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|Title:||Characterisation of the Yarragadee aquifer - Northern Perth Basin, Western Australia|
Transmission electron microscopy
|Publisher:||International Association of Hydrogeologists|
|Citation:||Schafer, D., Kern, A., & Meredith, K. (2013). Characterisation of the Yarragadee aquifer - Northern Perth Basin, Western Australia. Paper presented to the IAH 2013, Perth, Australia : "Solving the groundwater challenges of the 21st century", International Association of Hydrogeologists 40th International Conference, Perth, Western Australia, 15-20 September 2013. (pp. 181-182).|
|Abstract:||The Yarragadee aquifer in the Northern Perth Basin near Geraldton in Western Australia has been characterised using a variety of groundwater investigation techniques to enable better aquifer management for town water supply, industrial and agricultural usages. New structural contour surfaces and sand percentage maps for aquifer layers have been generated using borehole gamma and lithology data from over 200 bores (including 27 new bores). 3-D salinity distribution maps have been developed using correlations with borehole resistivity, airborne transient electromagnetic (TEM) data and borehole salinity measurements. Groundwater chemistry, stable isotopes (δ18/16O and δ2H0) and radiocarbon (14CDIC) data collected from 45 bores was used to characterise localised shallow and sub-regional groundwater-flow systems. Detailed hydrographs were prepared using data-loggers that recorded water level at hourly intervals to understand groundwater recharge dynamics. Localised shallow groundwater in the study area was found to be fresh (<1000 mg/L TDS) and relatively young (~1.5 to 7.0 ka) and in contrast, the deeper sub-regional groundwater was more saline (~ 2000 to 7000 mg/L TDS) and older (>9 ka). Recharge rates for the localised shallow groundwater were found to be much higher than sub-regional groundwater. The influence of faults on groundwater flow is demonstrated by conductivity contrasts observed across faults along TEM flight lines. Stable isotope data indicates that all groundwater is meteoric in origin and Na-Cl type waters dominate the area. Water level rises of around 10 m have been observed in upland areas since a major period of land clearing took place in the 1960s and 1970s. Post-clearing recharge rates have been estimated to be approximately double those of pre-clearing recharge rates. Significant salt input has been inferred to be incorporated during recharge of the sub-regional groundwater which occurs further inland and higher in the landscape. The localised shallow groundwater is fresher, likely because higher recharge and groundwater-ow rates dilute the salt input from rainfall. The improve understanding of recharge, groundwater flow and the source of groundwater salinity will enable the reassessment of available groundwater in the Yarragadee aquifer near Geraldton to be undertaken.|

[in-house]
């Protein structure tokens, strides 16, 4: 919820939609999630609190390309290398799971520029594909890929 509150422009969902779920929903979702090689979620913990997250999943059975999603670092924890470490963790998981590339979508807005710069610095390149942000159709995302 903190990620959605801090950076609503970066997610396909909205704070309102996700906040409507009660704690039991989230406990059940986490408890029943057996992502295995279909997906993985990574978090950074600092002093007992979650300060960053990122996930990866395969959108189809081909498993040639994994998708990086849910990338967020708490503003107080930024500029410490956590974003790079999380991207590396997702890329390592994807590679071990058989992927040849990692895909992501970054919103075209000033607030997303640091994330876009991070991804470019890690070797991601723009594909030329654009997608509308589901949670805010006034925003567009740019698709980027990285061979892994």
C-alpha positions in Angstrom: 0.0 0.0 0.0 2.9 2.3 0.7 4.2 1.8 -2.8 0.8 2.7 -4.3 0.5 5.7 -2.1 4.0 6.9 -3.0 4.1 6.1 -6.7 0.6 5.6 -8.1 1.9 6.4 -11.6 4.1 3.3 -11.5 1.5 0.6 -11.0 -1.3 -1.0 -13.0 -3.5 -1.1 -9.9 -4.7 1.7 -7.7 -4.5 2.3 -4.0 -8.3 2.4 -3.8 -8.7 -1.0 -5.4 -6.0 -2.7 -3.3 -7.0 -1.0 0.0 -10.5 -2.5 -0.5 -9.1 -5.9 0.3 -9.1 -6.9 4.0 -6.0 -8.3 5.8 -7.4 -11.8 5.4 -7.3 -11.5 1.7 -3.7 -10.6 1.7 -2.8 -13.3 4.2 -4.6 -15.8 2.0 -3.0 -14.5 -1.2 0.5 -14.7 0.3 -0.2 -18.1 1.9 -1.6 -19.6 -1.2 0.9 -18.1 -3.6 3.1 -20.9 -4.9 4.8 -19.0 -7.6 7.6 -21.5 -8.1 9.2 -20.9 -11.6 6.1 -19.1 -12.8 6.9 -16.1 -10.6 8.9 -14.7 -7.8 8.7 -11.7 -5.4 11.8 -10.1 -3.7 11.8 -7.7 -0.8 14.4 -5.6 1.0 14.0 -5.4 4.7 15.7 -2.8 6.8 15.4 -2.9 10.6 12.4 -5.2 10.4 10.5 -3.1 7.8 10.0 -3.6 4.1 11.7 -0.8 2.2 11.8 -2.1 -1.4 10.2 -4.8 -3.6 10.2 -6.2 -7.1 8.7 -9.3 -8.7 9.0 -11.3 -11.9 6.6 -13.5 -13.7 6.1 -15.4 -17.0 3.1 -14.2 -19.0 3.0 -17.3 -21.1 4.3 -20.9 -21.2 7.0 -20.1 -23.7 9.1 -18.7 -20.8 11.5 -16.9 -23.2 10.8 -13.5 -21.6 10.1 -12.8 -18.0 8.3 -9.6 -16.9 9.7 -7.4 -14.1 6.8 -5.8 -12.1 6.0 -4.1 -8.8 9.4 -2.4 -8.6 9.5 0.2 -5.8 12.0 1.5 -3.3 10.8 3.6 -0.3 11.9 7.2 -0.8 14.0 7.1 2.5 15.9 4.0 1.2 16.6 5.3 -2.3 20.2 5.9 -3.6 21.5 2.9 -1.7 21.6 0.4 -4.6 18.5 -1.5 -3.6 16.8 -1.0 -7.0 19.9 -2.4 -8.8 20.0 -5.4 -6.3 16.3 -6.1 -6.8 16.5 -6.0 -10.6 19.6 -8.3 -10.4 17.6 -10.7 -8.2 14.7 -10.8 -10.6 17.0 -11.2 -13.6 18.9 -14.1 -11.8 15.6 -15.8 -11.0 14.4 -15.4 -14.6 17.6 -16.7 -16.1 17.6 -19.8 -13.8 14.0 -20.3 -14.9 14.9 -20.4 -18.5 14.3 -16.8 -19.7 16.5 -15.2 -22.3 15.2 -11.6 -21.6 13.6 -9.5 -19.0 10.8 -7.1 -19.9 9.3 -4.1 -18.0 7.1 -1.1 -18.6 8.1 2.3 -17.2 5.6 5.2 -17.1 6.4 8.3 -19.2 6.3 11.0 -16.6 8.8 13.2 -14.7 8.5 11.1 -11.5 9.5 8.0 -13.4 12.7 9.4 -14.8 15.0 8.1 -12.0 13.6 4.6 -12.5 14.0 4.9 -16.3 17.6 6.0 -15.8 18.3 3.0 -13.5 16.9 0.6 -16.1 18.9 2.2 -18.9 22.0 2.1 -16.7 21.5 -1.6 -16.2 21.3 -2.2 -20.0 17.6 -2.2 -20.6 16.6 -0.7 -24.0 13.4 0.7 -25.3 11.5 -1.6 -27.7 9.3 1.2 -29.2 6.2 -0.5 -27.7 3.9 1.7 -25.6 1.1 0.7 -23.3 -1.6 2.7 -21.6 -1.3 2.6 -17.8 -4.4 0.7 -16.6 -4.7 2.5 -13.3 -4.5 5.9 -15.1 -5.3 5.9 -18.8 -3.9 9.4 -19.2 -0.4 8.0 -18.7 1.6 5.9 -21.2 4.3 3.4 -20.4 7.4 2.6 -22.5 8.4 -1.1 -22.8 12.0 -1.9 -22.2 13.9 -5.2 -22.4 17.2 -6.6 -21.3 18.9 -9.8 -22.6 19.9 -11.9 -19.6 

|Appears in Collections:||Conference Publications|
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